UK-based Network Rail has commenced piling work for the electrification of the Levenmouth Rail Link in Fife, Scotland.
Under the first phase of work between Thornton Junction and Haugh Mill Lade, the project pile foundations for masts to carry overhead wires readied for the launch of electric trains.
The piles’ installation works will start on 24 October and continue for three weeks, which will cover the insertion of the first piles at the west of the rail corridor.
To work in tandem with other activities on the project such as work on bridges and track laying, further piling along the Levenmouth rail corridor will be programmed by Network Rail.
Electrification of the line to Leven is part of the Scottish Government’s initiative to decarbonise passenger services on the network by 2035.
Work on the Levenmouth Rail Link is anticipated to be completed in spring 2024, with the initial services expected to be delivered by diesel trains.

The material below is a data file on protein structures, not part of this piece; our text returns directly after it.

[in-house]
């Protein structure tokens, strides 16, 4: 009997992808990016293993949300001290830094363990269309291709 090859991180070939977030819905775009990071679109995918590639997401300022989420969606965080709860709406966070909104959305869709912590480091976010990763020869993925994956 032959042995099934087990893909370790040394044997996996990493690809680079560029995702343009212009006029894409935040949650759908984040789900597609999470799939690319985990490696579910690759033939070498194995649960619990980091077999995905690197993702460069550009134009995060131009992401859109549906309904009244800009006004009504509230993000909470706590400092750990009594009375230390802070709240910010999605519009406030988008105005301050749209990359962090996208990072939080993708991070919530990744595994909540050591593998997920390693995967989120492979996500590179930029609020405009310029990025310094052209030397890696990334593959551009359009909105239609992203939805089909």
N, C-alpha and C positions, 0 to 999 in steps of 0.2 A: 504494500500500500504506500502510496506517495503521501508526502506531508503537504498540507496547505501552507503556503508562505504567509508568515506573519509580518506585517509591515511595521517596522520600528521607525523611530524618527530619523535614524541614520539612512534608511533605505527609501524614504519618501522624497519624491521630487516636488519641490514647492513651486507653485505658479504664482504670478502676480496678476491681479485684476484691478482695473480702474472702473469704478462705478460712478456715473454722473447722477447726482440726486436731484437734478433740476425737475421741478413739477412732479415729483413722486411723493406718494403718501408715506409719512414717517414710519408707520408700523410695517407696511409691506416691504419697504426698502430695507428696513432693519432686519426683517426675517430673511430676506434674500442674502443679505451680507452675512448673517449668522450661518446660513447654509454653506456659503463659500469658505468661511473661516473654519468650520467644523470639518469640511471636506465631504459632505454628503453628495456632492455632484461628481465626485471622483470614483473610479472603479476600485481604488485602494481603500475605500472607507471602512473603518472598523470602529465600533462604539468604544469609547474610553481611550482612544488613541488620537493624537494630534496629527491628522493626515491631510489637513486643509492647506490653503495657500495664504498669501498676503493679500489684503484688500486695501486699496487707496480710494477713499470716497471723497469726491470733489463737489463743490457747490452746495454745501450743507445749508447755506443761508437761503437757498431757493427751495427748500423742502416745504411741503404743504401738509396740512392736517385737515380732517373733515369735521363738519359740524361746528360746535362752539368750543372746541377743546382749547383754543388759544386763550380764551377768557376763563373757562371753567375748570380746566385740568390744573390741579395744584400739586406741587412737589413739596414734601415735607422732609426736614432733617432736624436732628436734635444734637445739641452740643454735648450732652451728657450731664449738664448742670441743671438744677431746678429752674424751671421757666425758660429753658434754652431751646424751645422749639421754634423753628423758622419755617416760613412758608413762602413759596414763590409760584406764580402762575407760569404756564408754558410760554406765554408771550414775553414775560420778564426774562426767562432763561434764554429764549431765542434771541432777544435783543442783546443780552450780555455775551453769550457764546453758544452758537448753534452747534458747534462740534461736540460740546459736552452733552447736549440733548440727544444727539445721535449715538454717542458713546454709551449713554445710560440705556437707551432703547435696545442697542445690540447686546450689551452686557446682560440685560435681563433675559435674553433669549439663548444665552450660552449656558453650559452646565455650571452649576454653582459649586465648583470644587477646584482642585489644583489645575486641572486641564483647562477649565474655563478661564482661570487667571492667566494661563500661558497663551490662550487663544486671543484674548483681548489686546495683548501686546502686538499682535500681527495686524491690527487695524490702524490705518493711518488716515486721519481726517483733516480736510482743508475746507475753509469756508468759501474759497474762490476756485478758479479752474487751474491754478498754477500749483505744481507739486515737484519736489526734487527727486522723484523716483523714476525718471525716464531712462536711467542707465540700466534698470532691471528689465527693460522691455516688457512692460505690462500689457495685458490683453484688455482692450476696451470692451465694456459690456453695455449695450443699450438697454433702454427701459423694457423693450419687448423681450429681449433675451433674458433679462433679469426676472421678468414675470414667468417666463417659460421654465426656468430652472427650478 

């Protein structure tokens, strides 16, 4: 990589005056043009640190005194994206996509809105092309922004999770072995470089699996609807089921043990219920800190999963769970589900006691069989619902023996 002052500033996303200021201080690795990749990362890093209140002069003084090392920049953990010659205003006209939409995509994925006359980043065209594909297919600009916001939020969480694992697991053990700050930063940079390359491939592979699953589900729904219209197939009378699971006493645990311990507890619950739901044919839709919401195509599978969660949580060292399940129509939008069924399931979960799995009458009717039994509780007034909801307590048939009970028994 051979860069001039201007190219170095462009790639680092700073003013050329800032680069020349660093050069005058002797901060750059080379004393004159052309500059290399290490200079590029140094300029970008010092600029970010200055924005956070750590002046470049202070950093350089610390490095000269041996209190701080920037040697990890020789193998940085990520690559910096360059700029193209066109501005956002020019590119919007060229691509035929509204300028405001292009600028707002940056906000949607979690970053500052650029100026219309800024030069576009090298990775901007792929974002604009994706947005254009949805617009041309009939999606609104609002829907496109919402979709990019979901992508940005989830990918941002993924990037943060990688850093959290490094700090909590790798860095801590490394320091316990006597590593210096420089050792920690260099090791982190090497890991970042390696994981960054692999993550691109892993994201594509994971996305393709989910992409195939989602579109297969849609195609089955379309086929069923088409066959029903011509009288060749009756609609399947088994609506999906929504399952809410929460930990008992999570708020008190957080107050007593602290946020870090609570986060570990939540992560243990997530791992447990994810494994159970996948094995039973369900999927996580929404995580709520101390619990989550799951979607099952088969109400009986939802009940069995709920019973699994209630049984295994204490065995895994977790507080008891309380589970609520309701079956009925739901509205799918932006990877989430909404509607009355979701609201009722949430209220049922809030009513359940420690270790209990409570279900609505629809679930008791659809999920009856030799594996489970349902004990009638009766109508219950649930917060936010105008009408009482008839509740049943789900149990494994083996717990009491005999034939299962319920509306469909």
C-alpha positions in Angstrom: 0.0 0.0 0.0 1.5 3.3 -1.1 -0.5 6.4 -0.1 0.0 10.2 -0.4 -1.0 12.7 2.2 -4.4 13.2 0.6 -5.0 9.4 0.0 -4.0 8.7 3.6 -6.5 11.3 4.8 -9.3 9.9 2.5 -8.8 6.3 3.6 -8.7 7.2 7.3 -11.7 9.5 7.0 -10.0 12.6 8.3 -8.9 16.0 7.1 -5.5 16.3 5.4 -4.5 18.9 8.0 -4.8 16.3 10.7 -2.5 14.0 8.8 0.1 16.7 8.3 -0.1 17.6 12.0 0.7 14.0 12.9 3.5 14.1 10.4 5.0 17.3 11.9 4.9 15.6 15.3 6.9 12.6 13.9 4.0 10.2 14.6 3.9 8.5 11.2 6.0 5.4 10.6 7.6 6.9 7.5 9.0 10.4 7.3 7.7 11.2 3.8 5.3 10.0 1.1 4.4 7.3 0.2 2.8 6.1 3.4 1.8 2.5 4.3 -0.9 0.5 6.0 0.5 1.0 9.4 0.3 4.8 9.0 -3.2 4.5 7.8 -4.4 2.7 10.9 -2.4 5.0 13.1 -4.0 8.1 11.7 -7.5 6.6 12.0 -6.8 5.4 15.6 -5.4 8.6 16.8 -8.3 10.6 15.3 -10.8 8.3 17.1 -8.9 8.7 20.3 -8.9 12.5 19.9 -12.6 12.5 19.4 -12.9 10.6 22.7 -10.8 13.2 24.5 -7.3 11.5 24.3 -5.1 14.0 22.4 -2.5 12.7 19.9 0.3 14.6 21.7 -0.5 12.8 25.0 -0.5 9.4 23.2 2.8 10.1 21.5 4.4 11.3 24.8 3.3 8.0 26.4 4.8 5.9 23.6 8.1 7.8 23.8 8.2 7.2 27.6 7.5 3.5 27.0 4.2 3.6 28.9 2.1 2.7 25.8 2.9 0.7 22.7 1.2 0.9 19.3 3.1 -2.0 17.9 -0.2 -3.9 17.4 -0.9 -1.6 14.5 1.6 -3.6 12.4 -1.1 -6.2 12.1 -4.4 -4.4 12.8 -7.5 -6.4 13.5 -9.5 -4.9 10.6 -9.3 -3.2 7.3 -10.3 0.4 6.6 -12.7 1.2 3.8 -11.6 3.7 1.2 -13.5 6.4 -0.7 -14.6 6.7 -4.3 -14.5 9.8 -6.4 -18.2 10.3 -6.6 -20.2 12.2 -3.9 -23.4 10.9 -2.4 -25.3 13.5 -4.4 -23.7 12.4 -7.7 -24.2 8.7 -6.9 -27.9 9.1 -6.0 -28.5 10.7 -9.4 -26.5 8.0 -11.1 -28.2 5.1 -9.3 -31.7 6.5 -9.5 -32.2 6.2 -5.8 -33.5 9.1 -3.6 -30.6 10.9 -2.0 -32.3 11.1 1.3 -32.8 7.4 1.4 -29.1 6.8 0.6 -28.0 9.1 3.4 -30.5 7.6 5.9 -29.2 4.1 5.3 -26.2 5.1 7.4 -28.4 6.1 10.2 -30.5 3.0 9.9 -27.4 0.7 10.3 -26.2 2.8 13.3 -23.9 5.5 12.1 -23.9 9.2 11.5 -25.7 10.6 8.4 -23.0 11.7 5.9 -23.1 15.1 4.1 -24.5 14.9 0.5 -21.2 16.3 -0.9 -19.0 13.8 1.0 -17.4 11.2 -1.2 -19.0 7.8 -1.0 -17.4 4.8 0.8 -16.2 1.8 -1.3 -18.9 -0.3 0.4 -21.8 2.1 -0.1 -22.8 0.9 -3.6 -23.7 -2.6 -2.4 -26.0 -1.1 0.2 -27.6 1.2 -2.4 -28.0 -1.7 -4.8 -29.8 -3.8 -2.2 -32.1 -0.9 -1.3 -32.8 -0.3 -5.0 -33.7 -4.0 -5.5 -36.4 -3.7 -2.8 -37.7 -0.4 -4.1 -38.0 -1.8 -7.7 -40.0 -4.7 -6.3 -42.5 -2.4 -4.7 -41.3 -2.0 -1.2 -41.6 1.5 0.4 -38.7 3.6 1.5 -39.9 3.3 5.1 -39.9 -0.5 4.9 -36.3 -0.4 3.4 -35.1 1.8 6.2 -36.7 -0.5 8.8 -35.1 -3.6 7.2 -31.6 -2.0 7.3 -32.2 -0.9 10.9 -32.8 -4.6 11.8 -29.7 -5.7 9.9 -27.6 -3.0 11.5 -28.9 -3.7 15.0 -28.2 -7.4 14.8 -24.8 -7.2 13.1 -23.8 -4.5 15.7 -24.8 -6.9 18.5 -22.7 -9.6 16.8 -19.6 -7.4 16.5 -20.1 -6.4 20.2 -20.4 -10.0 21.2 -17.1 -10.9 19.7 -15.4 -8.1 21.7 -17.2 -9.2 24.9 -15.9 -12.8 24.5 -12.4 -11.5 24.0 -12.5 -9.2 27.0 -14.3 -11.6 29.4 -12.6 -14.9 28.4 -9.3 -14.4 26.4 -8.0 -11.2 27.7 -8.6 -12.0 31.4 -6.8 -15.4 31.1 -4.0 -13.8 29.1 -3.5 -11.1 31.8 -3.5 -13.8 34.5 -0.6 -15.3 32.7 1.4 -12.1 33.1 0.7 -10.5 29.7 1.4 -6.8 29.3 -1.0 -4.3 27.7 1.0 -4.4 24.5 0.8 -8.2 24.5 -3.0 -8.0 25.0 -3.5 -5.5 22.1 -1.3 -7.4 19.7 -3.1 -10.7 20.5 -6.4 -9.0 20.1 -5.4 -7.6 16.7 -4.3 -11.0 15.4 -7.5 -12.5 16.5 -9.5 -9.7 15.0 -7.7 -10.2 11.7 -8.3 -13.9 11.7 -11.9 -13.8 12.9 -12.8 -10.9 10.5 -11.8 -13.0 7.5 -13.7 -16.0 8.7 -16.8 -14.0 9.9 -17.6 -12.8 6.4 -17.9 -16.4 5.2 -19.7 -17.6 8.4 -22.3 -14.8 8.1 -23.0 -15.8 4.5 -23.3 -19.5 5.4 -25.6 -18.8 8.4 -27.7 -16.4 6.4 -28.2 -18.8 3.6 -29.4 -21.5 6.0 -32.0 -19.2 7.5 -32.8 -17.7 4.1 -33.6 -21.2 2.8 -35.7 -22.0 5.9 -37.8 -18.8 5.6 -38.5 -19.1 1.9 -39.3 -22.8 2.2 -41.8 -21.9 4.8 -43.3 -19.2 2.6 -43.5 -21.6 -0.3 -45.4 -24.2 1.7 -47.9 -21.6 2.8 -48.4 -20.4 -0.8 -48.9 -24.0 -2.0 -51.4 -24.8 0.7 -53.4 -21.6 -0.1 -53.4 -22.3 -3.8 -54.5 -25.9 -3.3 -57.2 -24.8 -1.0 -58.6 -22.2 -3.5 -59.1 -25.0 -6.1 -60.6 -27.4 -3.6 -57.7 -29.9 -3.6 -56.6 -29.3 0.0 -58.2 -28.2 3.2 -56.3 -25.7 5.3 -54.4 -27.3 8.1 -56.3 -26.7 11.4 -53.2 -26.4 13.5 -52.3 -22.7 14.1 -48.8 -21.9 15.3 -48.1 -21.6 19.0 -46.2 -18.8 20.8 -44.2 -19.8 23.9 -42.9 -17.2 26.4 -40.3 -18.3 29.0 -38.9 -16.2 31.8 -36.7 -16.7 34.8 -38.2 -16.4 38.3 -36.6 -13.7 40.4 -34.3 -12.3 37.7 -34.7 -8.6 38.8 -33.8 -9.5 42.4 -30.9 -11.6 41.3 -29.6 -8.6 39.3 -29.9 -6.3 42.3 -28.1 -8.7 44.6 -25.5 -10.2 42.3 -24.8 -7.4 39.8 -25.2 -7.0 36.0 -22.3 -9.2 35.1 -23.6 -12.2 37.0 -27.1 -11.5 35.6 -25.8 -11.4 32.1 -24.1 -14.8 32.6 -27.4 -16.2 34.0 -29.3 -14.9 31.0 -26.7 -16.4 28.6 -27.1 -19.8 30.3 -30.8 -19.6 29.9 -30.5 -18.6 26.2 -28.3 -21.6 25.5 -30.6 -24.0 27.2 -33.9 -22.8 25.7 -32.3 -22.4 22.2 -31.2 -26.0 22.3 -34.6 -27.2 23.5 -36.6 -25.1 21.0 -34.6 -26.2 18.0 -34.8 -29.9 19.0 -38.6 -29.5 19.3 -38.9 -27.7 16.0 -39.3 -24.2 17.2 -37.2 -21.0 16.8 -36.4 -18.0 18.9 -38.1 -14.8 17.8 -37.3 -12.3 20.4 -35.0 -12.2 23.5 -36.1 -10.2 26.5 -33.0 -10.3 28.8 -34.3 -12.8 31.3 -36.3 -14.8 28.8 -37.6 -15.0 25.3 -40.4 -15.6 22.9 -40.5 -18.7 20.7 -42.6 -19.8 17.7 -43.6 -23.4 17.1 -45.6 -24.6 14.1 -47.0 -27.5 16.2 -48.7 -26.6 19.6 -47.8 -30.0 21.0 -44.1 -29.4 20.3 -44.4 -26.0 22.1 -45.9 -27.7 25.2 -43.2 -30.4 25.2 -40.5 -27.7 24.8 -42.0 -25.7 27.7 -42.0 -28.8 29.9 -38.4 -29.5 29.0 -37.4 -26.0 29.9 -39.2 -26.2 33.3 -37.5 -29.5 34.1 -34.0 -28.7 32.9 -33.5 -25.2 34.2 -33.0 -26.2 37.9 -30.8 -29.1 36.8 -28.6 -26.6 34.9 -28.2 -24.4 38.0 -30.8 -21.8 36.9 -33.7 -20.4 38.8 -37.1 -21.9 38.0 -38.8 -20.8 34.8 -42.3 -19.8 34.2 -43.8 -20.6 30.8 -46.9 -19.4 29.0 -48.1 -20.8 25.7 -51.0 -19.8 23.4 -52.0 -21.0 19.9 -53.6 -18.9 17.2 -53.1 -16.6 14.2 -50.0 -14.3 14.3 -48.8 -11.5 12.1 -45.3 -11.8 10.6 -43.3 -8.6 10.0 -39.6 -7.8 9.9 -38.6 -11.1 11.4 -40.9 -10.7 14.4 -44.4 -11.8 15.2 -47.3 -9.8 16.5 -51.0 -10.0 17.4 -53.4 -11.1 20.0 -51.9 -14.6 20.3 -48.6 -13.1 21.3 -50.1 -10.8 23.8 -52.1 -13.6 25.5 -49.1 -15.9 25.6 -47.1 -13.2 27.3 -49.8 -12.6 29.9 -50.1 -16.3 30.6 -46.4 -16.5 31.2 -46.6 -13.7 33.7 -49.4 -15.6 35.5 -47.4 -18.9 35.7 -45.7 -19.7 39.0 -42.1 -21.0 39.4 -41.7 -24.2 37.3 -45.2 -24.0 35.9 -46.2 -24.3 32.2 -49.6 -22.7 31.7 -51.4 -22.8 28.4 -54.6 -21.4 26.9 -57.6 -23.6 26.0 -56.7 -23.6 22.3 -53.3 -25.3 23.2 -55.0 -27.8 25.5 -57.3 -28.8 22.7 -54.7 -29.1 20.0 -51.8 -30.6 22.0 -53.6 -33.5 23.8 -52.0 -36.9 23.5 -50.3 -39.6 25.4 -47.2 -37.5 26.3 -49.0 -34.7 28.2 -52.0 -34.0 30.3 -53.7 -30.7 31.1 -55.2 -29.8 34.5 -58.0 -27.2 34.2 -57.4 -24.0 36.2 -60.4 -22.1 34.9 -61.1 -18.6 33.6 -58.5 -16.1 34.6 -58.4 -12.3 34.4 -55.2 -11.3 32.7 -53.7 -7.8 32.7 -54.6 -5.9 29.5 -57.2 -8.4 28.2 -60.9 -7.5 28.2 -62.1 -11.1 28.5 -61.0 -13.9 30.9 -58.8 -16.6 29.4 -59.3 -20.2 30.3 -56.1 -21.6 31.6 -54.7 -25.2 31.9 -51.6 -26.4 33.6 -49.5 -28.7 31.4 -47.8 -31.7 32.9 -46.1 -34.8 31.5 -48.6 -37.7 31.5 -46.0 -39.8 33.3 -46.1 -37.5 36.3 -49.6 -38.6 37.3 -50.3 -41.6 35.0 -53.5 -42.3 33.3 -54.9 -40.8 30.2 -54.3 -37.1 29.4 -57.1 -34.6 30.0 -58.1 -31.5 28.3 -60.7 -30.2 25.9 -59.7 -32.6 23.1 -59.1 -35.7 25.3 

Furthermore, the line will be future-proofed to facilitate the launch of battery electric multiple units (BEMUs) for the replacement of life-expired diesel units.
The diesel trains will be eliminated after the completion of the Fife electrification project.
Commenting on the development, the project earthworks and structures lead Sean Clemie said: “The first piles going into the ground in the Thornton area is big for the project but also an important milestone for the wider aspirations to decarbonise the railway across Fife.
“With the first mile of the Leven branch already operational railway, we can use this to move the track-based piling rig to each location to sink the foundations and then insert the masts that will ultimately carry the overhead wires that will power the railway.”